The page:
Under Network Services, you can set the name and port of the NAS, view the current LAN connection or configure any detected WiFi adapter; you can also configure the File Service (Windows, MAC, FTP or NFS), set up the Telnet/SSH and SNMP connections, enable and configure the Web Server and the Virtual Host or Enable UPnP discovery service (you can read more about the UPnP and if it’s safe here).

Under Storage Manager, you can view any connected Hard Drives (and view diagnostic info at Disk S.M.A.R.T – you can also scan for bad sectors), view the RAID volume (the TNAS supports Single, JBOD, RAID 0, RAID 1), enable the iSCSI Target (the server storage space will be seen as local disks), enable the Virtual Disk (allows you to connect to the iSCSI targets in order for your storage to be seen as virtual disks), view any connected External storage (view and modify data from your external storage devices – you can also format the disks or Safe Eject them) and configure the Hot Spare (a very important part of a NAS and consists of a spare drive which is set as failover, so in case a drive fails, it replaces it, therefore protecting the storage pool).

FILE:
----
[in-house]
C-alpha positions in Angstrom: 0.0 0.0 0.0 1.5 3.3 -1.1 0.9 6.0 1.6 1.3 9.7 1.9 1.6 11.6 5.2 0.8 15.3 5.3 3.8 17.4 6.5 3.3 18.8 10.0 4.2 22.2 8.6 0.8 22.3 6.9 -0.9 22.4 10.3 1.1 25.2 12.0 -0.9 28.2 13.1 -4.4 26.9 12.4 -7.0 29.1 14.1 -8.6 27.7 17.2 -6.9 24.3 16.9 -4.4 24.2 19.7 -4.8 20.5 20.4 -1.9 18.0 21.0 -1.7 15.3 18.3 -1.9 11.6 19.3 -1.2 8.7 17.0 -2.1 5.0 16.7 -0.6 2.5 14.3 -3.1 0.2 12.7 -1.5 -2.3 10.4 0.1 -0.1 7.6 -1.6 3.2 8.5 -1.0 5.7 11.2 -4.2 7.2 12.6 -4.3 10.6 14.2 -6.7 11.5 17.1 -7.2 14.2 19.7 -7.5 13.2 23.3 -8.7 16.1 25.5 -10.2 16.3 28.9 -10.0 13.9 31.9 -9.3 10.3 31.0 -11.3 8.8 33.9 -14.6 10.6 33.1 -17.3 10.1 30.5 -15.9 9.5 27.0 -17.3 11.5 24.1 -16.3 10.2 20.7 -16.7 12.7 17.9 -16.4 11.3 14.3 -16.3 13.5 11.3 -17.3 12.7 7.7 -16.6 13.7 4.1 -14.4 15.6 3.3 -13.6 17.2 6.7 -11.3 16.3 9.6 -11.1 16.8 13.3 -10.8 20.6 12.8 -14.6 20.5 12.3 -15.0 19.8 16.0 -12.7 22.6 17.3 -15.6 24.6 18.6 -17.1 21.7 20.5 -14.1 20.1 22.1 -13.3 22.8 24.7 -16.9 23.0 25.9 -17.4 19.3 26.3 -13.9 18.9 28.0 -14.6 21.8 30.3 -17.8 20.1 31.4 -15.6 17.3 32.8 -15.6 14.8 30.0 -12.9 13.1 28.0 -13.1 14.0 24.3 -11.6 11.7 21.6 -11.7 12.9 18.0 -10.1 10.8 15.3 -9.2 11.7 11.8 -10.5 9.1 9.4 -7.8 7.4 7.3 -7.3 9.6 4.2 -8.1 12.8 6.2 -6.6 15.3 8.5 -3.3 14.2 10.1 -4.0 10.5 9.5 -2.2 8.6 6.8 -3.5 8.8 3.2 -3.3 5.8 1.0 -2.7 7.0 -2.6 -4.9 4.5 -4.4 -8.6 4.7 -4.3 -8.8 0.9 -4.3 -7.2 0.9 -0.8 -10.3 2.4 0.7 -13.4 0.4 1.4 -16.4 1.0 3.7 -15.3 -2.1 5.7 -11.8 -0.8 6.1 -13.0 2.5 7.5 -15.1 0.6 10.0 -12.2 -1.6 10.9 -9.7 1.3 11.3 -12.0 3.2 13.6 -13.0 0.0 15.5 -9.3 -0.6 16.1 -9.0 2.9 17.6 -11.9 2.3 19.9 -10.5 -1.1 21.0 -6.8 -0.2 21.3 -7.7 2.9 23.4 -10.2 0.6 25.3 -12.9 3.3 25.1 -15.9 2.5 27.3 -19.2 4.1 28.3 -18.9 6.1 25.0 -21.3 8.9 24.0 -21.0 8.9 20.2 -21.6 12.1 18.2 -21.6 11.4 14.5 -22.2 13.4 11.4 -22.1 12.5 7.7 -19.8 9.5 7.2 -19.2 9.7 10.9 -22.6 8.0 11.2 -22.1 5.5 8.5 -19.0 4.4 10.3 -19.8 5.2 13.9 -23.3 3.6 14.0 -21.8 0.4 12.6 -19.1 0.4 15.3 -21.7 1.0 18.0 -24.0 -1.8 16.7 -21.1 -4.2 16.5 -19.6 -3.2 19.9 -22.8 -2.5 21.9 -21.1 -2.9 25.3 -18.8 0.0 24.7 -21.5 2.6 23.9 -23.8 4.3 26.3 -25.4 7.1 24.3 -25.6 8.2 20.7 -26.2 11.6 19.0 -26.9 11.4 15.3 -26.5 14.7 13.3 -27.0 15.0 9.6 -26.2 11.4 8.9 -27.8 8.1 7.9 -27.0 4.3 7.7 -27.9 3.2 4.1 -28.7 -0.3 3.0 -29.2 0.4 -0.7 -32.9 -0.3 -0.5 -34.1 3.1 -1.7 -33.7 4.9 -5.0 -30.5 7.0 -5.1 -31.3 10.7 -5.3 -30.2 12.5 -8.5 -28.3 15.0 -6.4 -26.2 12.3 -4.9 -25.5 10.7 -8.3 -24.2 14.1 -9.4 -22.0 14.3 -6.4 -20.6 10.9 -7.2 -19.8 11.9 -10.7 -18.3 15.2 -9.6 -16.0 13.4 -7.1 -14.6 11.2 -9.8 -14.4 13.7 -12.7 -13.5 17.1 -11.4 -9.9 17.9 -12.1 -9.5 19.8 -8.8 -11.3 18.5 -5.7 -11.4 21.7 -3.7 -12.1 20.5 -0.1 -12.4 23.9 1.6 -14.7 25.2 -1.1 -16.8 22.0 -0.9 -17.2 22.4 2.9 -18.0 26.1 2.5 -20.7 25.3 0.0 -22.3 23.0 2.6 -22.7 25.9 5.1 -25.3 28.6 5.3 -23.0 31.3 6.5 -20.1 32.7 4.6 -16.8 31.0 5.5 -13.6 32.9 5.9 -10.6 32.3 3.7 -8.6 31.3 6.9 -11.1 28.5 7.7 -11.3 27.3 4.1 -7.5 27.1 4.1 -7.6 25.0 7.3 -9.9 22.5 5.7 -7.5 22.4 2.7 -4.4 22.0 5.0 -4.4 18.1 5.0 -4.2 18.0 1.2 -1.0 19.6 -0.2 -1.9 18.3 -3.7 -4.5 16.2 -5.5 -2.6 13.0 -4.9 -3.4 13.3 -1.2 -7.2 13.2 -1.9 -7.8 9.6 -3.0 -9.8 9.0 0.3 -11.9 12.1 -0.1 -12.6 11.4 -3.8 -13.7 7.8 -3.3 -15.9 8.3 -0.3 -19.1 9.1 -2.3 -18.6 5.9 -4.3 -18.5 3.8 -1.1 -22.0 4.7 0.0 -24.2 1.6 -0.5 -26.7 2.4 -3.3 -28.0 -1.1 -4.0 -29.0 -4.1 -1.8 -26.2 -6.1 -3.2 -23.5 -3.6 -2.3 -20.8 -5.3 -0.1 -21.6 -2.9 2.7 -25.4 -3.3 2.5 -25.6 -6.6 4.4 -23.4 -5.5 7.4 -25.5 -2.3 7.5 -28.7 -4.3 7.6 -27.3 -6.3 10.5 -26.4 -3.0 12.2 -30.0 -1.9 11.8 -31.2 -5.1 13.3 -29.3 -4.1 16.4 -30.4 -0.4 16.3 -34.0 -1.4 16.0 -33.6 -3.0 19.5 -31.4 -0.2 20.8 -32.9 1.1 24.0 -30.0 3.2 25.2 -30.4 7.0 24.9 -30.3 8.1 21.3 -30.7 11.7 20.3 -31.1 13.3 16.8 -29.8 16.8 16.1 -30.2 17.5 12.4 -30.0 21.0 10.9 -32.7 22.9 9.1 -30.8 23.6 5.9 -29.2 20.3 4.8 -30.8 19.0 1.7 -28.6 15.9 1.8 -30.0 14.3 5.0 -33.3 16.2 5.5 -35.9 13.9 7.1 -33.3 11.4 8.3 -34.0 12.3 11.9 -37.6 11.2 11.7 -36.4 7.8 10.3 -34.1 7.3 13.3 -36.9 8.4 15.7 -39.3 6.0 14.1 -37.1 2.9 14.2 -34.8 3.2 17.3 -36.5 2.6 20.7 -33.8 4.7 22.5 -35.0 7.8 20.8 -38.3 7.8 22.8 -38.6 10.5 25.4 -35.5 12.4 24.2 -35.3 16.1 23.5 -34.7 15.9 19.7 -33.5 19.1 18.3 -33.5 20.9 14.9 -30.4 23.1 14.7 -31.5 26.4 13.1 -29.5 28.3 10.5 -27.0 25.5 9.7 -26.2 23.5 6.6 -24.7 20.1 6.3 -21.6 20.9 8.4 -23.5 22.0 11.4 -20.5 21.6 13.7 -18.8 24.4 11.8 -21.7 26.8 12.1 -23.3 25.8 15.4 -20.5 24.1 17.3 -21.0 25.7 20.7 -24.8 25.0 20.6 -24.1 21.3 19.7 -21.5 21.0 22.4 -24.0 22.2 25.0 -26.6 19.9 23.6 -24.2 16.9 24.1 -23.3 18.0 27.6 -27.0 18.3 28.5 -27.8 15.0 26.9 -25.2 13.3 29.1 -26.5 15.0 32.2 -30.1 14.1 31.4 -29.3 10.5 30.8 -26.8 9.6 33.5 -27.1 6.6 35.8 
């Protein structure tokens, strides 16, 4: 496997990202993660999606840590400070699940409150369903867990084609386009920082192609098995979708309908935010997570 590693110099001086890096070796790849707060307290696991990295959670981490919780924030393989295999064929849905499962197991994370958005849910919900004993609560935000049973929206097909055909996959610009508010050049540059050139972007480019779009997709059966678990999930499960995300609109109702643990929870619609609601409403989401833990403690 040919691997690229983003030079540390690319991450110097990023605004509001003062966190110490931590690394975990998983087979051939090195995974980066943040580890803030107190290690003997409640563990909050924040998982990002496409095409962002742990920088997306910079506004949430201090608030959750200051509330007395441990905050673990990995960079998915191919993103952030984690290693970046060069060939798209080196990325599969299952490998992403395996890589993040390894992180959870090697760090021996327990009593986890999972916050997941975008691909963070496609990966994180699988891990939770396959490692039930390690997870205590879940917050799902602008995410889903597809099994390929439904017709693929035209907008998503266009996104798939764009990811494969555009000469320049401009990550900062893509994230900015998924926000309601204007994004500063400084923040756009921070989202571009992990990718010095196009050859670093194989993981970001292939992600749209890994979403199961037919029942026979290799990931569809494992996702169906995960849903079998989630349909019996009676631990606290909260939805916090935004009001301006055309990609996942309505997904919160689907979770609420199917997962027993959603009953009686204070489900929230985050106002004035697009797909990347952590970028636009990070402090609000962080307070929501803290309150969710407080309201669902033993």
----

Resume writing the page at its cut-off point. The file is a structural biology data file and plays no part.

Under General Settings, you can set the Region and Language, the Hardware and Power (here, you can select the Fan speed and after what period of inactivity the Hard drive will go to sleep), configure the Alert Notification and the STMP Server, set the Security parameters (configure the SSL Certificate, create Firewall TCP, UDP and ICMP rules or Enable Automatic Block to prevent an IP address to login after too many attempts) and you can also perform Software Update, Backup & Restore or Restore the device to Factory Default settings.